Grand Central Station
waiting for the Lex express
on board, somewhere above Union Square, er . . . actually, below
transferring to the L
I saw the message captioned, "Photographer's Rights Protest," and I told myself, "I'm in!"
The issue is the New York MTA's recently-announced proposal that photography be banned throughout the system. Of course it would be for our protection, from camera-hefting researcher/terrorists. I was attracted to the issue (how could its lack of merit even be arguable?), but the fact that a demonstration was announced through the internet, the modest panache of its text appeal, and finally my own recent experience with MTA security incompetence, and its photographic documentation, made it a must.
An excerpt from the organizers' webpage:
This will be a peaceful demonstration against the MTA's proposed Photography Ban, conducted in the spirit of Rosa Parks. We will simply ride through Manhattan with our cameras, taking as many photographs as we please, of whatever we please. This is a completely legal protest, as photography within the subway system has not yet been banned (even though the police seem to have been told otherwise).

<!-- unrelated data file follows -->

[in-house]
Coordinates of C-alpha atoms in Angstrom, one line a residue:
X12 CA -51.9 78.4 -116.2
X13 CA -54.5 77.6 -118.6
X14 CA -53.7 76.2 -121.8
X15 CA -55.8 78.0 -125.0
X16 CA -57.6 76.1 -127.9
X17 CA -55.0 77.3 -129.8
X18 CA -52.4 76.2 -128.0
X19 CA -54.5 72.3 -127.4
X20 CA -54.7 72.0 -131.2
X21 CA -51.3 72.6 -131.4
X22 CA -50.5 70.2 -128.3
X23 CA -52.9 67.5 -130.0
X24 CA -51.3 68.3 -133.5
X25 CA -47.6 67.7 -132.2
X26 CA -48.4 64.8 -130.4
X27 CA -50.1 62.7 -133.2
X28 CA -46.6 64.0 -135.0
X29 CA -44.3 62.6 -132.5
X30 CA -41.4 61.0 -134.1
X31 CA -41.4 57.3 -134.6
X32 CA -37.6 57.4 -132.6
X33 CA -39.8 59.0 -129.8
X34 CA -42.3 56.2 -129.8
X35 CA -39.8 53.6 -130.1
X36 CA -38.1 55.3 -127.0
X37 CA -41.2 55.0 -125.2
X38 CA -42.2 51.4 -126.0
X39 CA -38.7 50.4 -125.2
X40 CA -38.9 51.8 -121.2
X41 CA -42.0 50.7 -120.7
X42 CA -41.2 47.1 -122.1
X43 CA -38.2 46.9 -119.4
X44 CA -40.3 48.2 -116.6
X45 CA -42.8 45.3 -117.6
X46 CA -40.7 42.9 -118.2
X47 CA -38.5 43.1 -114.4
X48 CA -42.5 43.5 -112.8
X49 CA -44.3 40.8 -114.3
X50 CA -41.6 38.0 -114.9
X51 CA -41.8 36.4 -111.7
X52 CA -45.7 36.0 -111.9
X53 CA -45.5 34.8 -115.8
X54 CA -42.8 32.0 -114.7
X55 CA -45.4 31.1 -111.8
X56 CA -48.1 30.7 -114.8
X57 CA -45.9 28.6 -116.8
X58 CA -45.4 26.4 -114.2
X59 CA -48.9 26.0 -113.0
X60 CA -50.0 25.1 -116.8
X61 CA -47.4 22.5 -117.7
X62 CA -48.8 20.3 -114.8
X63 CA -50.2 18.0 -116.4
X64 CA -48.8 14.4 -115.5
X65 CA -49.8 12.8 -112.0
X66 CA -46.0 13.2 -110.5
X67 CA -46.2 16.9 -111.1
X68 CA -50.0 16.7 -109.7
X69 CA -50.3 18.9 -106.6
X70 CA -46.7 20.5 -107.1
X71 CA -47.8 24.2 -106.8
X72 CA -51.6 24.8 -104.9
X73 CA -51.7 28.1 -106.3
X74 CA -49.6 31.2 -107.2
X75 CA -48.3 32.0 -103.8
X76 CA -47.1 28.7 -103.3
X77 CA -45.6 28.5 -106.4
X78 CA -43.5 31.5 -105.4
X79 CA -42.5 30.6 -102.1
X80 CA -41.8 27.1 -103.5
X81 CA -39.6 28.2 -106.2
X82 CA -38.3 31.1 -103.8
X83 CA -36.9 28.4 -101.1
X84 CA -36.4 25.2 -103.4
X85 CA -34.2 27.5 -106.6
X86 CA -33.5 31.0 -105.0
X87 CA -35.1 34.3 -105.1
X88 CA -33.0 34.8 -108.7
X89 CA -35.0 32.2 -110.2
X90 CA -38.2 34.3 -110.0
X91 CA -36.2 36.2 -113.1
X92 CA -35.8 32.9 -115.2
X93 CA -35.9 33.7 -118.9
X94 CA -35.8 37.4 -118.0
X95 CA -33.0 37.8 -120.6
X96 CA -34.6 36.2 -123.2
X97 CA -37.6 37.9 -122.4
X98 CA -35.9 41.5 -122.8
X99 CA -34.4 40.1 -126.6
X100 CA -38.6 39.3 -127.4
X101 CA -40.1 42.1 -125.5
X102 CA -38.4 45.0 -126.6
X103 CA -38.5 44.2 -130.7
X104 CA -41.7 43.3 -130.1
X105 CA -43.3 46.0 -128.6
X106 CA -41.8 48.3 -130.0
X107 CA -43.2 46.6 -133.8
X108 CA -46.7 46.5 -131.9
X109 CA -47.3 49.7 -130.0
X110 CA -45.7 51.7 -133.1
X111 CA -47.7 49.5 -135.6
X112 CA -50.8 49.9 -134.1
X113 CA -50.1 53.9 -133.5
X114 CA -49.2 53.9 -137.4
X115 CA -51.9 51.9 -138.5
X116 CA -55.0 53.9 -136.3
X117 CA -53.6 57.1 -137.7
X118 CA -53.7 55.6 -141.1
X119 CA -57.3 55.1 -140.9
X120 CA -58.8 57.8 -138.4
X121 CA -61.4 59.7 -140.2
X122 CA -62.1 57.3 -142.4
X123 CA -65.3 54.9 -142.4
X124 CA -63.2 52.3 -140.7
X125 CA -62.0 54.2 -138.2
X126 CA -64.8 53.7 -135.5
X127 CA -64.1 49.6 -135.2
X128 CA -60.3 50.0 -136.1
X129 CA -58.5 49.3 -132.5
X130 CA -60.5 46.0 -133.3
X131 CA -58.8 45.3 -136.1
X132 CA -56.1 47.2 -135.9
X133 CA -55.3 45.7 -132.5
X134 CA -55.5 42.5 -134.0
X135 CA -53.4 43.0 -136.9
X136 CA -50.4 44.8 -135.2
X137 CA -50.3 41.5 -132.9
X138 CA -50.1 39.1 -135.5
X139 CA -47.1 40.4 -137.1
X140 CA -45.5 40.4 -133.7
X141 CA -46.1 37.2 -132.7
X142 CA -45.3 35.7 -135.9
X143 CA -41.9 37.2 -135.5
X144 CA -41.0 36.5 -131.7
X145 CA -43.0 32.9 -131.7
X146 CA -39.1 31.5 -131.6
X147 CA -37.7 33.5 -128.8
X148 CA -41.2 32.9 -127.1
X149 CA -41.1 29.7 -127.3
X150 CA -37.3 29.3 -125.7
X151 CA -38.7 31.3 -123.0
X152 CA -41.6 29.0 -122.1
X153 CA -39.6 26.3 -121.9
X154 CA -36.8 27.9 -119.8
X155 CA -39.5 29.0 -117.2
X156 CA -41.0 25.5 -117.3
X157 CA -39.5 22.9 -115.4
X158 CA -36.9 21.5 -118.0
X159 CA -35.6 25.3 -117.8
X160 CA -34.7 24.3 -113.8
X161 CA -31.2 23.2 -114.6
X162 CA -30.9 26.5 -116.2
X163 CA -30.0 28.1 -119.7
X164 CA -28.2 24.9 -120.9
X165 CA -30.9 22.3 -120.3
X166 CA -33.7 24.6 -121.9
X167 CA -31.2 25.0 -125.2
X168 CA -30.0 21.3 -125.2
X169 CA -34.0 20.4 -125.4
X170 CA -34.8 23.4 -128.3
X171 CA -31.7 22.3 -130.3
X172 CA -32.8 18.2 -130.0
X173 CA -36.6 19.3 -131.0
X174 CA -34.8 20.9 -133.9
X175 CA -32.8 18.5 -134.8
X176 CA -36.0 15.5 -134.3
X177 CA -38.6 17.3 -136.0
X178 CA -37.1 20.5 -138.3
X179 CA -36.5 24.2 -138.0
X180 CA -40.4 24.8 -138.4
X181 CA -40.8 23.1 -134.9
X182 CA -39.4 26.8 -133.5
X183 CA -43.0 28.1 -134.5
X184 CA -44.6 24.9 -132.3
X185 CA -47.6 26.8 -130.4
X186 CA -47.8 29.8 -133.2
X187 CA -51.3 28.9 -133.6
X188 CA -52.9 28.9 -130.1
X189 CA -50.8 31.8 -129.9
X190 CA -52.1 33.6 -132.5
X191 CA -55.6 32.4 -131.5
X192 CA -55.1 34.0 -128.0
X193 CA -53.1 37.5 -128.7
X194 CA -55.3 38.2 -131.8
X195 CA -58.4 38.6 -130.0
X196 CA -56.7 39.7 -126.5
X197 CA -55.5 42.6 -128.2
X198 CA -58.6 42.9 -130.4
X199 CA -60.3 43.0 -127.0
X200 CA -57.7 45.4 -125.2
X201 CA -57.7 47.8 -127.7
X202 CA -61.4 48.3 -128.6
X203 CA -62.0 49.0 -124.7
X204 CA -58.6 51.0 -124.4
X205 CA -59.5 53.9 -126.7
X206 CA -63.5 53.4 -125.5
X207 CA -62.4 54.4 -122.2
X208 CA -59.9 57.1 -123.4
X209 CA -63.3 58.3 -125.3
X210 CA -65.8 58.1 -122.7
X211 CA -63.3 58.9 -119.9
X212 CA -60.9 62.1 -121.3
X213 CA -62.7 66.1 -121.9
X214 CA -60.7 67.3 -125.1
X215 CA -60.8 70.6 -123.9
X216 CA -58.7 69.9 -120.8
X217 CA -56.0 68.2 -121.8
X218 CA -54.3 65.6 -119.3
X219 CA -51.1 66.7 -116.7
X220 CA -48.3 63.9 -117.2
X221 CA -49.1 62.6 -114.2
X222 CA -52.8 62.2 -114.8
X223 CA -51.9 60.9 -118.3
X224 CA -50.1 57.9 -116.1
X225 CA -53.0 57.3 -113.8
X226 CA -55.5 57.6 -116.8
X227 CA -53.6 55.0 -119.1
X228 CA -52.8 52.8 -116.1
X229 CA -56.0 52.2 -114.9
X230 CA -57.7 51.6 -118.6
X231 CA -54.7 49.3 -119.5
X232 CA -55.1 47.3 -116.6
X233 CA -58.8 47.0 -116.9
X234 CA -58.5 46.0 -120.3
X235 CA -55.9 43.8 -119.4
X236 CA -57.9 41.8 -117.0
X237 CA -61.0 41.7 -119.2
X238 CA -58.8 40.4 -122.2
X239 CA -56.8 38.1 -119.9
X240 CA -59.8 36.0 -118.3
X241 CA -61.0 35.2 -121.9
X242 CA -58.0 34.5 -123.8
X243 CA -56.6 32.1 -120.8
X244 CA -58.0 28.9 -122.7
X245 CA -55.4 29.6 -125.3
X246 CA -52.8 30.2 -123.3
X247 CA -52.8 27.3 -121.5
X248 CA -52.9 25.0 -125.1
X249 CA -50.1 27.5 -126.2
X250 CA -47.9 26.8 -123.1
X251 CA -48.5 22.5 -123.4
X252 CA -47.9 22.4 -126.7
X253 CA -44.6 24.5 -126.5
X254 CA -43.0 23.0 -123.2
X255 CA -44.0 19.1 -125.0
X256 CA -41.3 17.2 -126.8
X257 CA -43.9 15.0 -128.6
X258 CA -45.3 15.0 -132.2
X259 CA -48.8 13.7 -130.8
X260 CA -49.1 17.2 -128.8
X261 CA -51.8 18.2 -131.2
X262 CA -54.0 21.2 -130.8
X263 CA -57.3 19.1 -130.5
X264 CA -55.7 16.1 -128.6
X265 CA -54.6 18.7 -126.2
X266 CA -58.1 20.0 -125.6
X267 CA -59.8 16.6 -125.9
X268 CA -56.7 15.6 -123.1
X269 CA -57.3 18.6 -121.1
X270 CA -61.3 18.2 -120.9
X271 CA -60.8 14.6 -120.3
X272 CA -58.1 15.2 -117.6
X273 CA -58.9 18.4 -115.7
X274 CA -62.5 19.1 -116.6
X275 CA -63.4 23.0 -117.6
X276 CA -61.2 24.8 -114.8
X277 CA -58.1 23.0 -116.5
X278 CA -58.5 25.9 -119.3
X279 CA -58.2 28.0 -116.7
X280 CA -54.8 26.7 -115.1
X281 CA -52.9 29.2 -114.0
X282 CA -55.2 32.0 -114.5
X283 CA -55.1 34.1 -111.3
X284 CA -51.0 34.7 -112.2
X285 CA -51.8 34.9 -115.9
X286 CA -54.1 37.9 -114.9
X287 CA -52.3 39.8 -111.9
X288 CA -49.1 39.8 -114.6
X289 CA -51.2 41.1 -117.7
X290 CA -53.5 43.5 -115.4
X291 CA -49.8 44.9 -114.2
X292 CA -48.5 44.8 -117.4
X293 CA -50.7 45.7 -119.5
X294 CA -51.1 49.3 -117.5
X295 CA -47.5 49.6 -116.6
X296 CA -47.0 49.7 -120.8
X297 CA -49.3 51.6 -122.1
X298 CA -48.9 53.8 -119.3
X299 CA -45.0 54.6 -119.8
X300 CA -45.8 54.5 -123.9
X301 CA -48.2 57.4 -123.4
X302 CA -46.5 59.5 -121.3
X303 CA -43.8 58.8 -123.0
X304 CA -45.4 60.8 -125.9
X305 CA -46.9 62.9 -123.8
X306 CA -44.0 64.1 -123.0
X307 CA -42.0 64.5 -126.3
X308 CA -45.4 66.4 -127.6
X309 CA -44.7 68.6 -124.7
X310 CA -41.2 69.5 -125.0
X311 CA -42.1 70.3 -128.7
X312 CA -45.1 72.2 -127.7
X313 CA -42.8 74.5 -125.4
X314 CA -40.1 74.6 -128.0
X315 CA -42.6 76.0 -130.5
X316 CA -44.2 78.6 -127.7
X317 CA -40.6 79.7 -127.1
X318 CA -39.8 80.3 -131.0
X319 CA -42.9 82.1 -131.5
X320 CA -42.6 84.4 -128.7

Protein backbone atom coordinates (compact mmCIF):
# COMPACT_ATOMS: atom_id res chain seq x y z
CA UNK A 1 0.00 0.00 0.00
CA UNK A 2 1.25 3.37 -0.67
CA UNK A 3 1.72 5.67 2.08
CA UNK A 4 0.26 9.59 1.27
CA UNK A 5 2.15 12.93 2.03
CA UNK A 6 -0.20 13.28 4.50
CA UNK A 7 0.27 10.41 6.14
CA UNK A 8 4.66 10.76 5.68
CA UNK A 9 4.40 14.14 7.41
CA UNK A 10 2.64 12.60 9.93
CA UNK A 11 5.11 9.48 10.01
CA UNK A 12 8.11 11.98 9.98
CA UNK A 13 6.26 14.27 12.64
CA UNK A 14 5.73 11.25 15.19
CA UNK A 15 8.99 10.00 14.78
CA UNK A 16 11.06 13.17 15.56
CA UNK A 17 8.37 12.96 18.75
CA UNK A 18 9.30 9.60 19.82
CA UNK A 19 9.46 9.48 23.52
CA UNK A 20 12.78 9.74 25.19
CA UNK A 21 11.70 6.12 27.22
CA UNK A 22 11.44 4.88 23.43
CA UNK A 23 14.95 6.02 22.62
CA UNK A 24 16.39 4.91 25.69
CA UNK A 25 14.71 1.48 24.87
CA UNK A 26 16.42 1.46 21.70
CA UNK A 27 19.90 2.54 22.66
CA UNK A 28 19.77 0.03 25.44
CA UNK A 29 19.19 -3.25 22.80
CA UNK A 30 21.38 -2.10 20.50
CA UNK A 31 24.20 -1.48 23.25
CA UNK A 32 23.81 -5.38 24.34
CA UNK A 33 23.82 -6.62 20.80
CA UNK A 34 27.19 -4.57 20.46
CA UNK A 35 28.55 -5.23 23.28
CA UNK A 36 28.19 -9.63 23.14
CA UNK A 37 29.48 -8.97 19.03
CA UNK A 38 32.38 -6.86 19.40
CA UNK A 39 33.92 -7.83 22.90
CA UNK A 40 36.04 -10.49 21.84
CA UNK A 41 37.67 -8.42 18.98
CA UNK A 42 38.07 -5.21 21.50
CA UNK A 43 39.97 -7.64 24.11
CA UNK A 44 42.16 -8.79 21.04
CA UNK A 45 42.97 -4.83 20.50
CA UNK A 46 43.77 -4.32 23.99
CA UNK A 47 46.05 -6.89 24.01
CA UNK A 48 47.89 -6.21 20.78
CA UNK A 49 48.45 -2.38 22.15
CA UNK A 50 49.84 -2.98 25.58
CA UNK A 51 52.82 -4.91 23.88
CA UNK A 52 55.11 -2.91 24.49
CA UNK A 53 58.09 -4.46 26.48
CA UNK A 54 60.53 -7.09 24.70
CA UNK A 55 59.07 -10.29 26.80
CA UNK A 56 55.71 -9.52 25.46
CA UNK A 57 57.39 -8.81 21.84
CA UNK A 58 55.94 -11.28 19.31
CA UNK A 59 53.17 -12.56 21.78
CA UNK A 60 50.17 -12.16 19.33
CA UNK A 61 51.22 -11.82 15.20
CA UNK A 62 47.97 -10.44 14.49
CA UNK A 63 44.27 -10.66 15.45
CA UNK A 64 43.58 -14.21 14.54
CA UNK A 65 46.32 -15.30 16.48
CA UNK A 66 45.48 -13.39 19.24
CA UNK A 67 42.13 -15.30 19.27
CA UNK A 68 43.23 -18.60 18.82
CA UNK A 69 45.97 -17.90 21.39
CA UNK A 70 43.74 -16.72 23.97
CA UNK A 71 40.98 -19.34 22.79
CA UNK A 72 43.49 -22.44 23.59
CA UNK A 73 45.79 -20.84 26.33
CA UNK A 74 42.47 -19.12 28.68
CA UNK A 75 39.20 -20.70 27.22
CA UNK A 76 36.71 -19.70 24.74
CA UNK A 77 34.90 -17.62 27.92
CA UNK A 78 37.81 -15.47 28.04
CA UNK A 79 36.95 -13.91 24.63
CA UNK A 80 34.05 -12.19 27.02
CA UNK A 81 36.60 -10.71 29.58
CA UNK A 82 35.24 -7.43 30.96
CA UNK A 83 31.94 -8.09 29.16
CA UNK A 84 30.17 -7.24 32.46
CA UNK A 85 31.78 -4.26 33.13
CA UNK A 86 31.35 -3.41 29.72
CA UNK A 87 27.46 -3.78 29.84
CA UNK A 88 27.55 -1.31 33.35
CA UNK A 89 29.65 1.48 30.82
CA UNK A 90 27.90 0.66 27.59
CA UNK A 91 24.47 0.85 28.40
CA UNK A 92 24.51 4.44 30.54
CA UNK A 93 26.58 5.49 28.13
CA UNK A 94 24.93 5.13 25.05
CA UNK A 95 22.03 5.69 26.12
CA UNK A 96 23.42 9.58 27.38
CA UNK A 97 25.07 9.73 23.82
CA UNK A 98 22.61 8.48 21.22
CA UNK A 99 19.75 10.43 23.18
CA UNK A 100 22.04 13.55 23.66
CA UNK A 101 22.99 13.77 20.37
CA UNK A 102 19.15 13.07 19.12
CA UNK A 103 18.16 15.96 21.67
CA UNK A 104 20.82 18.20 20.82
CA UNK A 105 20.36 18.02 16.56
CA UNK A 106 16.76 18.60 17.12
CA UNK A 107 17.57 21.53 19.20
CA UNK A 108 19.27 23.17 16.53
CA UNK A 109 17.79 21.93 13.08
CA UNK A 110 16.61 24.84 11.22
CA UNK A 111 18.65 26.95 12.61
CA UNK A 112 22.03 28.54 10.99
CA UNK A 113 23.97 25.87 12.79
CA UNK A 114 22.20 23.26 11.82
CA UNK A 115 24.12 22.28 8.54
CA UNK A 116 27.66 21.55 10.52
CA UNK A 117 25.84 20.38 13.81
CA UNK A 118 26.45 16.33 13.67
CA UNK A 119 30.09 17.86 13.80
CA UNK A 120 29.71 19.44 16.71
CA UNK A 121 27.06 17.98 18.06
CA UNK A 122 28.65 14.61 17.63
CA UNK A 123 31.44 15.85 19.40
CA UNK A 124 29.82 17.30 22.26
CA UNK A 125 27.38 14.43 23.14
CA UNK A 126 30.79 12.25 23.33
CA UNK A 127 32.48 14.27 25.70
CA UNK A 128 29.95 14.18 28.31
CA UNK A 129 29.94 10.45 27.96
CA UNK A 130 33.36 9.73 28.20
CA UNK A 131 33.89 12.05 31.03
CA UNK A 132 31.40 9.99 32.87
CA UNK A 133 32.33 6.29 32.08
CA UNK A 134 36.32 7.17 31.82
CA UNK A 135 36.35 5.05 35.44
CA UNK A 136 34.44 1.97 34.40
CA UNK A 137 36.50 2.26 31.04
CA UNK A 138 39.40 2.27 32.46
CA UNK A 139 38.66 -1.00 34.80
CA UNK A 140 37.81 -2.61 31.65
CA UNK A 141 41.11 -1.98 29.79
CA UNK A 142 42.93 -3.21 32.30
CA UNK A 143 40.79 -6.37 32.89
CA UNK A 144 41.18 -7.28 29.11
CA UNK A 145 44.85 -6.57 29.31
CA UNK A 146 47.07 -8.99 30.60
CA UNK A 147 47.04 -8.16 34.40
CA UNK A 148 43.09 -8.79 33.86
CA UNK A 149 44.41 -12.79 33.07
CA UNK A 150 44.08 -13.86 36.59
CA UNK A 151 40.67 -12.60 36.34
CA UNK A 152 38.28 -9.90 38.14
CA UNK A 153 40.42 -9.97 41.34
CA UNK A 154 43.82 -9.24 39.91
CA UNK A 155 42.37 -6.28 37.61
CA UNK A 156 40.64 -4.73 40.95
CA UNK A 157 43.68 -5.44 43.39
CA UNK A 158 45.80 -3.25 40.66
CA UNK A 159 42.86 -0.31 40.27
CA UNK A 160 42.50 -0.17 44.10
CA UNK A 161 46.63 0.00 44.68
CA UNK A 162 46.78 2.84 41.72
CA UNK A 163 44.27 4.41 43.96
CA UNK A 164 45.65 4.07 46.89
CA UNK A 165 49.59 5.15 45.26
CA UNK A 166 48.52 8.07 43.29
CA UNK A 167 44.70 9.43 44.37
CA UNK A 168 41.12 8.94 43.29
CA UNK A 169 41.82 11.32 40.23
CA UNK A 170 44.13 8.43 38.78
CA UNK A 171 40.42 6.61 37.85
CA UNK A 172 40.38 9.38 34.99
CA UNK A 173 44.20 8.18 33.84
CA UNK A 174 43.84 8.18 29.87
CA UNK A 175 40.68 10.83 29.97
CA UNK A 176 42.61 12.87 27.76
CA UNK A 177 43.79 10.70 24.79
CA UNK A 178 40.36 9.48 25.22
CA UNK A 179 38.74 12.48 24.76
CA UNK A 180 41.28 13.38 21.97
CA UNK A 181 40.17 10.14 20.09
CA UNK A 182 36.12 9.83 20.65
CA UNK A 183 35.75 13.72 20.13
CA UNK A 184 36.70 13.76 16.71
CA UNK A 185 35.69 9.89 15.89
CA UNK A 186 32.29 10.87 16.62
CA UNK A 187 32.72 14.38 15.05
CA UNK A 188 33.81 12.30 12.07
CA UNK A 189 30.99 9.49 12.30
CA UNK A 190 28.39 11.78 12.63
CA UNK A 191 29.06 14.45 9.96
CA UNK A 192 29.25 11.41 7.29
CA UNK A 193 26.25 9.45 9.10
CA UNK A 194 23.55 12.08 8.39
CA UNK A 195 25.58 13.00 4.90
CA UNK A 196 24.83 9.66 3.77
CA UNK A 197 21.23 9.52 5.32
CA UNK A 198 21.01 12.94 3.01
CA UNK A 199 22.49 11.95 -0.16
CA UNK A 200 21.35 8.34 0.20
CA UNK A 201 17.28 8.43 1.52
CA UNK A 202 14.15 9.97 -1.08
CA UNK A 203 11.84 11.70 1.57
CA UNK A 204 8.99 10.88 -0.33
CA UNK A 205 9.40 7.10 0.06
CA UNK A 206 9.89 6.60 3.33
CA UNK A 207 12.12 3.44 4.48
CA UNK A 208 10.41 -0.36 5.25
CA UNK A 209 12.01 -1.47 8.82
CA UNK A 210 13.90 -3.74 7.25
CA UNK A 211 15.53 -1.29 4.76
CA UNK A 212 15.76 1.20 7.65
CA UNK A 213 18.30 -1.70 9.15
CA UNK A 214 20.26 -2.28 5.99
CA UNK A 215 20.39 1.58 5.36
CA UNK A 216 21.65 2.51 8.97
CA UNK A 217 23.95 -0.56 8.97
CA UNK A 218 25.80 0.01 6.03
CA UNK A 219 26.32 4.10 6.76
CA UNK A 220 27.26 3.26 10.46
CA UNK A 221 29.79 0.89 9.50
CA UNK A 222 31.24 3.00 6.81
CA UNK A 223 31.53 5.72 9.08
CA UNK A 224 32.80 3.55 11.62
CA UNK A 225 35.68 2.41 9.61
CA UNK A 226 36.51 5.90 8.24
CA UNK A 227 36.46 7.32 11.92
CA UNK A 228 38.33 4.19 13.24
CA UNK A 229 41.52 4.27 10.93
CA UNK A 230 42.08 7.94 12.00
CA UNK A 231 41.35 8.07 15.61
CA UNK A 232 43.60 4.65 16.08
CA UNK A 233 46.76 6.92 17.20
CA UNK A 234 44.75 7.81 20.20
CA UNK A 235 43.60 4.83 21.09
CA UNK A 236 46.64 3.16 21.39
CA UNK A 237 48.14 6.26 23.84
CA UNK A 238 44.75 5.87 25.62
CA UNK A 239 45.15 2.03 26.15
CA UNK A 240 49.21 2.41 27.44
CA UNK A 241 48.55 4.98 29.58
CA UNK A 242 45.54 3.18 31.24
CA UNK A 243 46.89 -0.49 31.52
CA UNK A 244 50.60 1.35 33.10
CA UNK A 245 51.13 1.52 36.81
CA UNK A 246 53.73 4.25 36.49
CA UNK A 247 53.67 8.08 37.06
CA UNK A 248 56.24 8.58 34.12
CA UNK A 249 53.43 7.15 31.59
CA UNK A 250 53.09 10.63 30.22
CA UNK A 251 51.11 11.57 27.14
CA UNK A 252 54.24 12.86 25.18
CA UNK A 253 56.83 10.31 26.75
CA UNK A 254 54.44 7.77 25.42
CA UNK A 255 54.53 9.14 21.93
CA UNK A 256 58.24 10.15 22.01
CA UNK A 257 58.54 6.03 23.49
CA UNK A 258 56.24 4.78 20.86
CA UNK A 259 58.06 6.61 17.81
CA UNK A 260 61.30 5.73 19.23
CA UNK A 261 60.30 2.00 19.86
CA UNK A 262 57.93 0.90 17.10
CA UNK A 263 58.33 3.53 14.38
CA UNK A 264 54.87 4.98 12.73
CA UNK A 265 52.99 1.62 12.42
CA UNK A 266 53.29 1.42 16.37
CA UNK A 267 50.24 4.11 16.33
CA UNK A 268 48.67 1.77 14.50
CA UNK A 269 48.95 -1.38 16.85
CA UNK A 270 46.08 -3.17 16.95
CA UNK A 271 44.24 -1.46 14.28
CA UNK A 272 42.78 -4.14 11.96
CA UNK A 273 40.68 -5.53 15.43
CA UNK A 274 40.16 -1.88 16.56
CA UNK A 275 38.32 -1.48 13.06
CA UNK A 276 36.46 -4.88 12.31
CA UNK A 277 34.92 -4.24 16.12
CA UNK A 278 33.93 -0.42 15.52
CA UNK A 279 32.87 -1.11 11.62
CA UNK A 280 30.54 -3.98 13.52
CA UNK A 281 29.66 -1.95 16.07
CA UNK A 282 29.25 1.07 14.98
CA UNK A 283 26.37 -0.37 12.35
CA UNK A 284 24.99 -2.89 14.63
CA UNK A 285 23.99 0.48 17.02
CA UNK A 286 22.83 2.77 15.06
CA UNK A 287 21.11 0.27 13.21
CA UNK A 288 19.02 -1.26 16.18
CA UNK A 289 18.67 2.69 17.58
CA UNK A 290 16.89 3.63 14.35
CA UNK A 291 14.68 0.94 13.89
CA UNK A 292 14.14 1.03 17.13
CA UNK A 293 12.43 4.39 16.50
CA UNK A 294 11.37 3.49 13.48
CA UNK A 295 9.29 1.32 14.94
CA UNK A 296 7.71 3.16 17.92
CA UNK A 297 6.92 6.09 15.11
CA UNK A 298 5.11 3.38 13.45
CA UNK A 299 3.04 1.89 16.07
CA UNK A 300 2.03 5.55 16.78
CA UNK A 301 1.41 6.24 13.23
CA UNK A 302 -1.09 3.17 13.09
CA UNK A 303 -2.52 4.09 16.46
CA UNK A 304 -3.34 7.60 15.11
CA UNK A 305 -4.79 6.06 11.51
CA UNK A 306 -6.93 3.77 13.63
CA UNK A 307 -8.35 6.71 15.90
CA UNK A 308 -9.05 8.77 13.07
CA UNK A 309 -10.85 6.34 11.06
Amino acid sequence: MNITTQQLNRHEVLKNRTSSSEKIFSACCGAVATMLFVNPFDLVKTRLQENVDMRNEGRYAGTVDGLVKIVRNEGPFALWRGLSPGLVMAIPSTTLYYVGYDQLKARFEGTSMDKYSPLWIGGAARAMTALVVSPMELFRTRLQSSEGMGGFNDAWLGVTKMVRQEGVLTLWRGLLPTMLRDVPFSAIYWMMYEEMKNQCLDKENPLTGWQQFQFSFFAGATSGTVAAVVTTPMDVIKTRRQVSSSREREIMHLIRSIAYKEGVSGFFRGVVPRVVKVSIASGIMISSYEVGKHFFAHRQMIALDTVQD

Participants were asked to bring cameras and, if they wished, "a witty sign." I have to admit that while I had good intentions, I didn't manage to fabricate the cool sandwich-board I had created in my head; I went shamefully textless. So did all but one of the hundred or so people who gathered in the central hall of Grand Central Station early this afternoon. That singular body sign, "the end is nigh," was suitably wry but undoubtedly arcane for all passers- and sitters-by.
But maybe in this action it really was appropriate to just take pictures, especially if the press was already interested, as it seemed this afternoon it was.
The weirdest thing for someone who's been in perhaps hundreds of other zaps and demonstrations was to be in the midst of all these people taking pictures of each other. Right now there must be thousands of shots out there somewhere showing people snapping people snapping people snapping people, and perhaps beyond.
Not incidently, our progress through the system today must represented the safest time and place in the history of the MTA - at least as far as any threat originating with camera-wielding terrorists is concerned. Don't leave those cameras home, good folks; it's for your own security.
For some early-posted, great images go to the dart board]
In the end, I broke down and made this crummy impromptu sign on the site, hoping it might raise us above the "flashmob"-type thing.
[bottom image from Forgotten NY]